Student Leaders Organize Forum on Prom Policy Changes

The Student Body and Cluster Co-Presidents organized a forum on December 16 in response to the announcement made on December 15 by Jennifer Elliott ’94, Assistant Head of School for Residential Life and Dean of Students, that Uppers will no longer be allowed at Prom. Students reacted to the announcement, circulating a petition on social media platforms such as Instagram and Snapchat.

According to Sadie Cheston-Harris ’20, Co-President of West Quad North, the Co-Presidents met with Elliott and the cluster deans before the decision was released, but had no input on the change. The deans hope to combat unhealthy inter-grade power dynamics, avoid scheduling difficulties, and make Commencement Weekend Senior-only, according to the Co-Presidents.

The administration switched prom from Thursday to Friday because many Andover parents can’t afford to take off two days of work to attend the Promenade, according to Abigail Ndikum ’20, Co-President of West Quad South. Cheston-Harris explained that the administration was concerned about accommodating both Seniors and Uppers for two days after classes ended.

“Another reason [the administration] wanted to move Prom to Friday [is] that they are taking into consideration that a lot of students, their families can’t afford to take two days off from work for stuff to start on Thursday so they switched it to Friday for that reason,” said Ndikum during the forum.

According to Student Body Co-President Sebastian Romero ’20, Elliott stressed during their meeting that the power dynamic between Uppers and Seniors can make younger students feel coerced into going to Prom. Though there is an expectation to ask someone privately to Prom before any public gesture, known as a Promposal, some students have not followed this standard, according to Student Body Co-President Shahinda Bahnasy ’20.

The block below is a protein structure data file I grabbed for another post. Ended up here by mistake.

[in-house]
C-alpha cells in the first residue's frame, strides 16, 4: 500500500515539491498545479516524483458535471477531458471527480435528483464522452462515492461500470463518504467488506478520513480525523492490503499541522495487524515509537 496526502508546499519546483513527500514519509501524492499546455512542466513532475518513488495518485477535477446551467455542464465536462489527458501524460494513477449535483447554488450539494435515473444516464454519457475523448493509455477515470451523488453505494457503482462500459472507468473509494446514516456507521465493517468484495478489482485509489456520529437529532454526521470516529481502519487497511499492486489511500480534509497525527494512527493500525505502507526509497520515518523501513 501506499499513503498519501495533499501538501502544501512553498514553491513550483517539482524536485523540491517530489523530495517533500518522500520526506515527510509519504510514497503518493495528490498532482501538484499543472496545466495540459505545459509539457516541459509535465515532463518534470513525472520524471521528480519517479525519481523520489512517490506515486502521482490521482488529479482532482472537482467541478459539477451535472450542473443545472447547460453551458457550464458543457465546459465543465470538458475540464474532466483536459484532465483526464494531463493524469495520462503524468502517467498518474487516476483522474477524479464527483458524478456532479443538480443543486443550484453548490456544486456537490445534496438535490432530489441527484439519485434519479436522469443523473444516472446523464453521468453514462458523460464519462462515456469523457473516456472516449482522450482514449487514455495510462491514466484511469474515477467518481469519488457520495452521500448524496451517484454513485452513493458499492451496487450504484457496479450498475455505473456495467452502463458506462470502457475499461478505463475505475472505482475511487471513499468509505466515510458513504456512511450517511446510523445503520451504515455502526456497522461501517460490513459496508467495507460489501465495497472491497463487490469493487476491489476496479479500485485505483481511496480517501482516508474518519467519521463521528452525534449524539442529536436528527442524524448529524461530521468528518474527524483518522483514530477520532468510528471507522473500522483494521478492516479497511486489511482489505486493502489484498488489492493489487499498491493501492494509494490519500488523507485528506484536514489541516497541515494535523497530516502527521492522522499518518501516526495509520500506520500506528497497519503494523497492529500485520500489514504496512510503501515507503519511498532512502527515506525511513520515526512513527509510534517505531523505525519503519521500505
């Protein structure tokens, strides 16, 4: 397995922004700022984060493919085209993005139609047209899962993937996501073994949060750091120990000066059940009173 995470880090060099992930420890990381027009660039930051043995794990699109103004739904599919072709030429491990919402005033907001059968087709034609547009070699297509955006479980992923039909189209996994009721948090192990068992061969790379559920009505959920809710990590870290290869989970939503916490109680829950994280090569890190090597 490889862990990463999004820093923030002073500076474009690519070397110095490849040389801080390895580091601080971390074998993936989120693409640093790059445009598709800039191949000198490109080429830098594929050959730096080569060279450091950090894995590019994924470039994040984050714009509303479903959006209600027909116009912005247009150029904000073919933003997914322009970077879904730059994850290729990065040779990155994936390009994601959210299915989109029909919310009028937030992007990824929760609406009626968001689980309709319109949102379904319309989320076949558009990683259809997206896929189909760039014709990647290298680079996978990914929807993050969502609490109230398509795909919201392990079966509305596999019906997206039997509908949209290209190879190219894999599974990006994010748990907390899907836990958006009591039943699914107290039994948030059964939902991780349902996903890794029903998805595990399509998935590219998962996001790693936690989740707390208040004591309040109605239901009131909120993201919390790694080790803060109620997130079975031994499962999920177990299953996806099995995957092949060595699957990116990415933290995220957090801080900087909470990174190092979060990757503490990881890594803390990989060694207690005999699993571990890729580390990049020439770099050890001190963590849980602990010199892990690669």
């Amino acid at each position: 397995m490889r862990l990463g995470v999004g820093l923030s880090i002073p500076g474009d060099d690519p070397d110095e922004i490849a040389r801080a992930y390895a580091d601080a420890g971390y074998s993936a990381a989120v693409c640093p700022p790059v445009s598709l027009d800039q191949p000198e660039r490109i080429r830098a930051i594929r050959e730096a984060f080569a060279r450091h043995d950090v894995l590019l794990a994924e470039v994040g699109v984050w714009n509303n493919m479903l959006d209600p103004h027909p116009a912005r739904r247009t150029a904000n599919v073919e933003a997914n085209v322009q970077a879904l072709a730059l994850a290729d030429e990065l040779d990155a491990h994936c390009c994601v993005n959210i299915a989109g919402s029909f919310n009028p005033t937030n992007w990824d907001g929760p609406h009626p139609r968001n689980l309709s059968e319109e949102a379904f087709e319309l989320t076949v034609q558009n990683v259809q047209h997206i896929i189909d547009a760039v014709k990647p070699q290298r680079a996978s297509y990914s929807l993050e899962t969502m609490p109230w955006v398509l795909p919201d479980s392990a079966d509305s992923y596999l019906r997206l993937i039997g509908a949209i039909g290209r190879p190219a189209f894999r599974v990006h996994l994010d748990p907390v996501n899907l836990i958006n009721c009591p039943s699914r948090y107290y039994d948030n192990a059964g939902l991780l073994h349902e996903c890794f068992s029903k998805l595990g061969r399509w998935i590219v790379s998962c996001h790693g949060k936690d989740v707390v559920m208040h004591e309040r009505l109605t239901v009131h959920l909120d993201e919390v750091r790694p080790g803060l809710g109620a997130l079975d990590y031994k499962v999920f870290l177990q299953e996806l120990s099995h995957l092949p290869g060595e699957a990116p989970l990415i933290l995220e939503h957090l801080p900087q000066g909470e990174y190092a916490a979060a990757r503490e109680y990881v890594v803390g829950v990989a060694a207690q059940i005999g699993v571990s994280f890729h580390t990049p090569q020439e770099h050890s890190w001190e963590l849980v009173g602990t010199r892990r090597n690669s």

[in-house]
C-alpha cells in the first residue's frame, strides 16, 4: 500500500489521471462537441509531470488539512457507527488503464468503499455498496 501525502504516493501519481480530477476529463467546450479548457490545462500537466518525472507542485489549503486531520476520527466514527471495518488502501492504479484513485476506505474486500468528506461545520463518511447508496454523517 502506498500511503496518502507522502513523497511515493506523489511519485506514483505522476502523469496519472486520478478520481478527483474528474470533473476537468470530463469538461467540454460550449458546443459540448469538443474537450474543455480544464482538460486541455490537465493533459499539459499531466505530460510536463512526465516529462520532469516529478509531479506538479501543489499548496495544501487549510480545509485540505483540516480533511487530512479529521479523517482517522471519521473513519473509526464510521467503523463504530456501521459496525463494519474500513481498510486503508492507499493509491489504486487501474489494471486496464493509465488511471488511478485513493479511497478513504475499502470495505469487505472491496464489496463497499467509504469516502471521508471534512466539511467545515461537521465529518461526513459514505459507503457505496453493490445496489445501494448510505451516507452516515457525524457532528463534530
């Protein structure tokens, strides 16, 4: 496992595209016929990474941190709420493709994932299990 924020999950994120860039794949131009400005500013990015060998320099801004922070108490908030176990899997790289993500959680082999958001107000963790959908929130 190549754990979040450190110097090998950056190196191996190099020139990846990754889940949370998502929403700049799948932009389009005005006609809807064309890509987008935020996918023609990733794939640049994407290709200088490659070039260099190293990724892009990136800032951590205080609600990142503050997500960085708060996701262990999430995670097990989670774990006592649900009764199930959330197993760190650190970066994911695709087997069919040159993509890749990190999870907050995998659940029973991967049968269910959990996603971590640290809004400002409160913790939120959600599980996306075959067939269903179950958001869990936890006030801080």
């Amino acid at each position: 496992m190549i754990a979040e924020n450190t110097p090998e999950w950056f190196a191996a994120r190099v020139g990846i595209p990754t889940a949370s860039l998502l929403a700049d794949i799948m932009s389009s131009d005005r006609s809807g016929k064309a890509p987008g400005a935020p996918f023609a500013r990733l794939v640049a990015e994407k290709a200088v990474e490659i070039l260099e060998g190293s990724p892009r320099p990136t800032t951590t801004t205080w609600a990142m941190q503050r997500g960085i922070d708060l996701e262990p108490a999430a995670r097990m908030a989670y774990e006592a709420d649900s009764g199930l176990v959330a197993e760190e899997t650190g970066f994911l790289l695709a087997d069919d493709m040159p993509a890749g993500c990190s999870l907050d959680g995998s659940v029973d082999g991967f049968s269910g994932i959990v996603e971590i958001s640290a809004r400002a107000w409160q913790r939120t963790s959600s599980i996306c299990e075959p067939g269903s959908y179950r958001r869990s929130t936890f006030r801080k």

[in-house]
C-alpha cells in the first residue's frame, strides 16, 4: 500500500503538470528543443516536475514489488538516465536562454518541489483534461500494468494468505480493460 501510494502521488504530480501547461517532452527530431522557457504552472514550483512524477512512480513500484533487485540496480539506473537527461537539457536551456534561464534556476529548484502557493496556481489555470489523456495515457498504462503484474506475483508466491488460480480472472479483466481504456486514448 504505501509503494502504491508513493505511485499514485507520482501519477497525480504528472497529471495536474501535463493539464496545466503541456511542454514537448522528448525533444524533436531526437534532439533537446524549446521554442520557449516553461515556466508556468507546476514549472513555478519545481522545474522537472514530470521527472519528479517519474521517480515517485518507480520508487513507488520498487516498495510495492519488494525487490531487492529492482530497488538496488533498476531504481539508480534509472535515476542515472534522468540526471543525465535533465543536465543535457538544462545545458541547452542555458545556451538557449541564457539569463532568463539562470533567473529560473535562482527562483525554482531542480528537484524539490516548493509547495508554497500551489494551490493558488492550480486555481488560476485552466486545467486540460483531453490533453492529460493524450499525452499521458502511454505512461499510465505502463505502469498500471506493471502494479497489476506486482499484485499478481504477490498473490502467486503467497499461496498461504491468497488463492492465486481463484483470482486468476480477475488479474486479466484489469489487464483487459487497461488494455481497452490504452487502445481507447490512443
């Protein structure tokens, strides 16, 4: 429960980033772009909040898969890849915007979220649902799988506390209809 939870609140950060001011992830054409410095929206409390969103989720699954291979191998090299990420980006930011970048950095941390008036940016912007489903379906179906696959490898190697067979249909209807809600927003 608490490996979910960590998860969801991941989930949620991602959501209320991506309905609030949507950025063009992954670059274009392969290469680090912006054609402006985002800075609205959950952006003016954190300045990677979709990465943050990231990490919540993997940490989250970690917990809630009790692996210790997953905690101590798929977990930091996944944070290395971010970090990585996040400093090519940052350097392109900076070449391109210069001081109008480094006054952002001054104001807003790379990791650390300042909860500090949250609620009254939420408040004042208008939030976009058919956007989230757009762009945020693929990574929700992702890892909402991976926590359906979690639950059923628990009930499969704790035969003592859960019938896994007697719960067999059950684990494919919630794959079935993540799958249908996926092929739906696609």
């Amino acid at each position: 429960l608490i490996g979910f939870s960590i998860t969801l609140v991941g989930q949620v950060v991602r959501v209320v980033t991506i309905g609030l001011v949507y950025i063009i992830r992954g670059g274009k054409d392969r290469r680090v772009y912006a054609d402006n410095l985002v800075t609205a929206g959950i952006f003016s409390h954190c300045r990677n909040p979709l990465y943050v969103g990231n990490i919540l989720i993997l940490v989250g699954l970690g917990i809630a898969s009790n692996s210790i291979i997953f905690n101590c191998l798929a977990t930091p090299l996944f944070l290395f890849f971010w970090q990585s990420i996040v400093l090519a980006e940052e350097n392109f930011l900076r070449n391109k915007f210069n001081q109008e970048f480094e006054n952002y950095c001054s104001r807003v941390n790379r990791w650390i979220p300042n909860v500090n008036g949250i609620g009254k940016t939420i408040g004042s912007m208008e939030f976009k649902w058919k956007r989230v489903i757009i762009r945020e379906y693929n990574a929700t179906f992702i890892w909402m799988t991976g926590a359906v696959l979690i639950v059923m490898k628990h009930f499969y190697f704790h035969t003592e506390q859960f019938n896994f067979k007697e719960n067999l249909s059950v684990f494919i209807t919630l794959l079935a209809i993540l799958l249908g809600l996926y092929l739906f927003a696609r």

“In the past, there have been several situations, even before we were here as Seniors, where this thing happens, the routine disrespectful dynamic between Seniors and Uppers. It’s a trend at this point. This is what the Deans and Ms. Elliott recognize because they’ve been here for so long… After time and time again, if [students] aren’t following [standards], [the administration] has to do something about it and that something has turned into banishing everyone who’s not a Senior,” said Bahnasy.

According to Chi Igbokwe ’21, the administration has not done enough to combat power dynamics to merit the ultimate decision of banning Uppers from Prom.

“I think it’s really disrespectful to minimize the issues of toxic prom-askings to a Senior-Upper issue. If a Senior asks an Upper and puts them on the spot to go to Prom, it’s not that the person’s a Senior, it’s because that person’s a [expletive]. The administration has not set any sort of actual precedent to punish those people, but they want to make decisions like this and I just think they haven’t even begun to scratch the surface of the things that happen on this campus,” said Igbokwe during the forum.